Blustery Trump puts America closer to single-payer health care
QUICK: Someone Tell me WHERE in The Constitution does it codify health-care as a “Right”??
I was stunned not so much by what Republican President-elect Donald Trump just said about health care as by when he said it.
For virtually his entire presidential campaign, Trump spewed airy, grandiose promises about his plans for replacing Obamacare (the Affordable Care Act) with something cheaper and yet more robust; a new program that preserved the many popular elements of the ACA and eliminated the unpopular elements.
But that was politicking, in which inflated rhetoric and vaguely worded flimflam are part of the seduction.
It worked. He won.
And now, by rights, he should be on to governing. Just days before his inauguration Friday, he should be lowering expectations, scaling back his promises and preparing his supporters for the unhappy compromises, delays and disappointments that lie ahead, not feeding them more fantasies.
“We’re going to have insurance for everybody,” Trump told Washington Post national political reporter Robert Costa in a Saturday night phone interview.
Lower-income Americans, about 12.5 million of whom obtained coverage under Obamacare’s insurance exchanges, “can expect to have great health care,” Trump said. “It will be in a much simplified form. Much less expensive and much better. … They’ll be beautifully covered.”
Yes, go on.
“It’s not going to be their plan,” Trump said, referring to the existing, highly controversial, complex and admittedly flawed Democratic program passed in 2010 along party lines. “It’ll be another plan. But … I don’t want single-payer.”
Really? Because “insurance for everybody” that offers “great health care” “in a much simplified … much less expensive” form sounds an awful lot like single-payer — also known as Medicare for all, nationalized health care or universal coverage.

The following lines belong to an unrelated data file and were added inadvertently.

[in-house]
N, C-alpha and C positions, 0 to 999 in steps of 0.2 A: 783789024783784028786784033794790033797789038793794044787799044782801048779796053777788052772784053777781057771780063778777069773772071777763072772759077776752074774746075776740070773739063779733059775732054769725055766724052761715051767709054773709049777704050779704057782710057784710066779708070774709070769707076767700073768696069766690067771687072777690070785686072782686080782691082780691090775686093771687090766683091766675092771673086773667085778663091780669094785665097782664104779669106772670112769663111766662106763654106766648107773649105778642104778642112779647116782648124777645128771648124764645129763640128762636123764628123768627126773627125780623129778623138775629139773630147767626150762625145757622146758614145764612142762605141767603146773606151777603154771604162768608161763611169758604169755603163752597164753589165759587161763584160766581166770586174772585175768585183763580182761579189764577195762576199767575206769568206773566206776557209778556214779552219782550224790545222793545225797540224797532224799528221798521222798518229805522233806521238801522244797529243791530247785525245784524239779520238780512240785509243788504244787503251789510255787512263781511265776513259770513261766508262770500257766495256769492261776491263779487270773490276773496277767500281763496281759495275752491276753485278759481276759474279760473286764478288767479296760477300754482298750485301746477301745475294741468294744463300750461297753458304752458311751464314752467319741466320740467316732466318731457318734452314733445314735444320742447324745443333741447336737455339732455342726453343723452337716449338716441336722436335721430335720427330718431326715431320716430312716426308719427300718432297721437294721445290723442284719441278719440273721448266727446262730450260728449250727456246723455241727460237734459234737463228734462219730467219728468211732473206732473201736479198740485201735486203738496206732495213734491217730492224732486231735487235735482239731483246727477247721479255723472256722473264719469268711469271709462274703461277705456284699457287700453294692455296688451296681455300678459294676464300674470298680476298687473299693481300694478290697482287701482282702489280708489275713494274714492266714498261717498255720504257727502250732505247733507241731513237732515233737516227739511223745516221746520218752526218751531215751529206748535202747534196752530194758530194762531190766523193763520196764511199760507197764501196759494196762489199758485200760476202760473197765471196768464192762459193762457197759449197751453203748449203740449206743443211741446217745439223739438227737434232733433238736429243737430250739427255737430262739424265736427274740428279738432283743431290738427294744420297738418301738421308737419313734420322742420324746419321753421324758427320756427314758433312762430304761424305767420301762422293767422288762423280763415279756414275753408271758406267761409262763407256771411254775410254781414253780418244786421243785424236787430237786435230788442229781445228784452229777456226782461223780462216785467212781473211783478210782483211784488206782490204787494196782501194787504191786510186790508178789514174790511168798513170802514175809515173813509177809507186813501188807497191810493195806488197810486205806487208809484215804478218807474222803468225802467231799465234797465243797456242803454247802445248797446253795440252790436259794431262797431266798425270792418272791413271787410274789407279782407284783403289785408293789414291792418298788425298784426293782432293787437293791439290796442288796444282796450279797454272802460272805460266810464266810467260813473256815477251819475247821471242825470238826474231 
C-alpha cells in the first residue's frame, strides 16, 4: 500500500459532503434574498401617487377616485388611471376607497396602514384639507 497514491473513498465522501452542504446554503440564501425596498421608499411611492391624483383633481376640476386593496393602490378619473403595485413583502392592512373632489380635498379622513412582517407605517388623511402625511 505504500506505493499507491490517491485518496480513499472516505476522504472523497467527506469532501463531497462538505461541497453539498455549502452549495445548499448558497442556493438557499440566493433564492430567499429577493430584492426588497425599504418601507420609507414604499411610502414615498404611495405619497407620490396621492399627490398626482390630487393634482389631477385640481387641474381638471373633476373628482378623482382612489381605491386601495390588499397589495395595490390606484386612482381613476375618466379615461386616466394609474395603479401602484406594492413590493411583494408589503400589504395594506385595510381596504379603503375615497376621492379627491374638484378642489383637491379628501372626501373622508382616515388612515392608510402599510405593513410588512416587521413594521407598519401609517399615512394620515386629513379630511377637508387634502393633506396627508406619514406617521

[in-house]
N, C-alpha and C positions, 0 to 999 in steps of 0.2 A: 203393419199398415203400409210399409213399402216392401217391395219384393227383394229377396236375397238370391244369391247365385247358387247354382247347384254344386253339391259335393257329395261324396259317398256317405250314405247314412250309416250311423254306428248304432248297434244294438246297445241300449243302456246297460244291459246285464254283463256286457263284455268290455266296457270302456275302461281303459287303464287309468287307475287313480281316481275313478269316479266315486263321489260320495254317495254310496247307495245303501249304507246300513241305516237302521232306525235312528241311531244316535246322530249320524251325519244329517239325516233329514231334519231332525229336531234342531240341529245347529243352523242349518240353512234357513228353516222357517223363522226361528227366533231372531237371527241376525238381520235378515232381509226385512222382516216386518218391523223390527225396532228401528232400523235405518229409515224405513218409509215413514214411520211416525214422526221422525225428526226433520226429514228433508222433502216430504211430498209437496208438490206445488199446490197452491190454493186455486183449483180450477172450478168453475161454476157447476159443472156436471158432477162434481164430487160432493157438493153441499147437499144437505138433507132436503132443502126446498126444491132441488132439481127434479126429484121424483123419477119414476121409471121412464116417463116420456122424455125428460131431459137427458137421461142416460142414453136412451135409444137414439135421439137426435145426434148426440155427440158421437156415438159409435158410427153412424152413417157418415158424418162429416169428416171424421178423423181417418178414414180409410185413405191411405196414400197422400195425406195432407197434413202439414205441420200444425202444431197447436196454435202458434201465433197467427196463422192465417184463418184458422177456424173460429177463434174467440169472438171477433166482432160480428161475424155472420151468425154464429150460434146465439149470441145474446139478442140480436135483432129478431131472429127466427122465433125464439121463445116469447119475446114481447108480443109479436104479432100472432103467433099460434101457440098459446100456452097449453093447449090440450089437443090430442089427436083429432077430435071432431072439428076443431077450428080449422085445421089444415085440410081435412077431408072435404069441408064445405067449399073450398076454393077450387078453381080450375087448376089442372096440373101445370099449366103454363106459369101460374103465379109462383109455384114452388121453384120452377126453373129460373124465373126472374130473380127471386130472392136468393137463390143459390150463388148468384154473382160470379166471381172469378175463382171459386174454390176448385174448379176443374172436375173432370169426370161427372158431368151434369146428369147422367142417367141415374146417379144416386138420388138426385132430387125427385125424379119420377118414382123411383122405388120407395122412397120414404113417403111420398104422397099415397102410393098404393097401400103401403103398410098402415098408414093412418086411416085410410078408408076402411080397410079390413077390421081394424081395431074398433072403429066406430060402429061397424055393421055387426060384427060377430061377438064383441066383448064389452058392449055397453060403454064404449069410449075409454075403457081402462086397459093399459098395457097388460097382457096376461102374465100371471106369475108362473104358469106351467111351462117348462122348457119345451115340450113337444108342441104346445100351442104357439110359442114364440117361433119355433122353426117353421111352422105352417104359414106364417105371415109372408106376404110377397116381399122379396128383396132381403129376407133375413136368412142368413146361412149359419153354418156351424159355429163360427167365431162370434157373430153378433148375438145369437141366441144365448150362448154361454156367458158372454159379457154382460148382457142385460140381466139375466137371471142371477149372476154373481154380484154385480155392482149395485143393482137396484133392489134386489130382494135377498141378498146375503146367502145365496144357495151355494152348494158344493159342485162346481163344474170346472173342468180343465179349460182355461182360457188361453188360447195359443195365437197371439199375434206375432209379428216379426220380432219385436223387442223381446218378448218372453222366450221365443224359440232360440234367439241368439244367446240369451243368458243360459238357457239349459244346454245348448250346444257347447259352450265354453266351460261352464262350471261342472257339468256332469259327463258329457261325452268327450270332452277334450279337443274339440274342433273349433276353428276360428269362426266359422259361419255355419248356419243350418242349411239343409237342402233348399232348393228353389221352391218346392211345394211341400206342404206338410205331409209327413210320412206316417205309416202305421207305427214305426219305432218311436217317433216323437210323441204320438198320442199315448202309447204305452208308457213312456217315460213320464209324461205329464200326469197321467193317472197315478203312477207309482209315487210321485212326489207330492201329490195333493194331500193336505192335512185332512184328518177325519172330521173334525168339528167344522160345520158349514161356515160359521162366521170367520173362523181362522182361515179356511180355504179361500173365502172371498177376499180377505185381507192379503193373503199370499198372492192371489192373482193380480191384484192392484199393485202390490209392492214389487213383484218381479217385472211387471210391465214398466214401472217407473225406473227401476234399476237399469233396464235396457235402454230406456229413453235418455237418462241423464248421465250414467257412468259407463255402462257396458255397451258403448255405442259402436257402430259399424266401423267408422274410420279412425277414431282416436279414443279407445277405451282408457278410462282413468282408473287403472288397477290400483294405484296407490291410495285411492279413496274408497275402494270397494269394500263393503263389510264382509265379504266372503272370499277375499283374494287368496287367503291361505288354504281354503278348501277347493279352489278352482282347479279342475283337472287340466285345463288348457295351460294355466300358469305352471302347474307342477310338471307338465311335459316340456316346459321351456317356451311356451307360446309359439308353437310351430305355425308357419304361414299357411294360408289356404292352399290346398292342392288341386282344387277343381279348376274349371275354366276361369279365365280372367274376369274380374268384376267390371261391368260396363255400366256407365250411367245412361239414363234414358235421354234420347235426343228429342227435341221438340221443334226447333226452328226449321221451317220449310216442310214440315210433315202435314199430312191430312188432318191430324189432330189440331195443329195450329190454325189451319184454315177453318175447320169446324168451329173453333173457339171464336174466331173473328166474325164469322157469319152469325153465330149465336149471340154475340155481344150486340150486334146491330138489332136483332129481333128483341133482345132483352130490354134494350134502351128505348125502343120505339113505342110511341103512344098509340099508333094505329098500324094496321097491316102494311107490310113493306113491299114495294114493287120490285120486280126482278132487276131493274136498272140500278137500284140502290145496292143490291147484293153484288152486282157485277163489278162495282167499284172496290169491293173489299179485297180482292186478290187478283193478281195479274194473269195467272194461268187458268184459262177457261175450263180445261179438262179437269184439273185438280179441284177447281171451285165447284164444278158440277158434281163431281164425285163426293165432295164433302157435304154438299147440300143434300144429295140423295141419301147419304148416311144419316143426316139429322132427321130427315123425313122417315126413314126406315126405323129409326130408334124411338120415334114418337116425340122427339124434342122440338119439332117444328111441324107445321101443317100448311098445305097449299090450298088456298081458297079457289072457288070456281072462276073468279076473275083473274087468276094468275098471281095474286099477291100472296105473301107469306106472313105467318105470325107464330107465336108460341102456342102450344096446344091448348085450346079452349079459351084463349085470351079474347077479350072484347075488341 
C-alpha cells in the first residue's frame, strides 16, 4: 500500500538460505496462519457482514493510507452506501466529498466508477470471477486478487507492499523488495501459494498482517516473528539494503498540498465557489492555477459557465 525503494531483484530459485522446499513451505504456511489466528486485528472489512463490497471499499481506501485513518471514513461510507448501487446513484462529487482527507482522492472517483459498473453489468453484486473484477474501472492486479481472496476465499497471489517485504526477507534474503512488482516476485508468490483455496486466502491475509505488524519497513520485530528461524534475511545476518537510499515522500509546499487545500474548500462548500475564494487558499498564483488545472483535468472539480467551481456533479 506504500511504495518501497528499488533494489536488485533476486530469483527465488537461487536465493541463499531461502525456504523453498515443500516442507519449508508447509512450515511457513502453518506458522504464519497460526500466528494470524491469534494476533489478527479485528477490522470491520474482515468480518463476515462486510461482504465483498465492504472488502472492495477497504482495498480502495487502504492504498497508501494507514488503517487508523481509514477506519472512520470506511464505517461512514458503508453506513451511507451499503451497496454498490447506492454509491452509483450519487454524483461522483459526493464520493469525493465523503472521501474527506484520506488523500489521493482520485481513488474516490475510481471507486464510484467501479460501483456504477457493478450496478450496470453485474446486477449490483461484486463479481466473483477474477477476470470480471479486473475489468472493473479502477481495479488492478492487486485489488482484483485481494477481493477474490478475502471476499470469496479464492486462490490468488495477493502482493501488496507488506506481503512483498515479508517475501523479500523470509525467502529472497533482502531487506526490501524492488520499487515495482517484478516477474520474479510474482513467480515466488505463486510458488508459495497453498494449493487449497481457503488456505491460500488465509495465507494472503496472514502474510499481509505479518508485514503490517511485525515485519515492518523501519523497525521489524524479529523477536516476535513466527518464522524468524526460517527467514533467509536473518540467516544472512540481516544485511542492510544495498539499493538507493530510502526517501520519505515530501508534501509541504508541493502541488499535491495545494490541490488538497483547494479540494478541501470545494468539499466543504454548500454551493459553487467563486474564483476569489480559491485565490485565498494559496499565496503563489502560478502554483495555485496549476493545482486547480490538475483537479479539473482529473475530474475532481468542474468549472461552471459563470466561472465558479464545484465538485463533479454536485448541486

Trump was once all for it. “We must take care of our own,” he wrote in his 2000 book “The America We Deserve.” “We must have universal health care. Just imagine the improved quality of life for our society as a whole. … With more than 40 million Americans living day to day in fear that an illness or injury will wipe out their savings or drag them into bankruptcy, how can we truly engage in the ‘pursuit of happiness’ as our founders intended?
“The Canadian-style, single-payer system in which all payments for medical care are made to a single agency (as opposed to the large number of HMOs and insurance companies with their diverse rules, claim forms and deductibles) … helps Canadians live longer and healthier than Americans.”
And, Trump’s rote repudiation of single-payer in The Washington Post interview notwithstanding, it sounds like he’s still for it.
THEN THERE IS THIS-
During a rally in Manchester, New Hampshire, on Monday, Donald Trump touted his healthcare plan. The Washington Examiner called the speech “a mixture of socialism and incoherence.”
Here are five times Trump’s rhetoric about healthcare sounded more socialist than free-market:
Trump’s interview with “60 Minutes”
In September, during an interview on CBS’ “60 Minutes,” Trump was asked by Scott Pelley about healthcare:
TRUMP: “Everybody’s got to be covered. This is an un-Republican thing for me to say because a lot of times they say, ‘No, no, the lower 25 percent that can’t afford private. But—’”
PELLEY: “Universal health care.”
TRUMP: “I am going to take care of everybody. I don’t care if it costs me votes or not. Everybody’s going to be taken care of much better than they’re taken care of now.”
PELLEY: “The uninsured person is going to be taken care of. How? How?”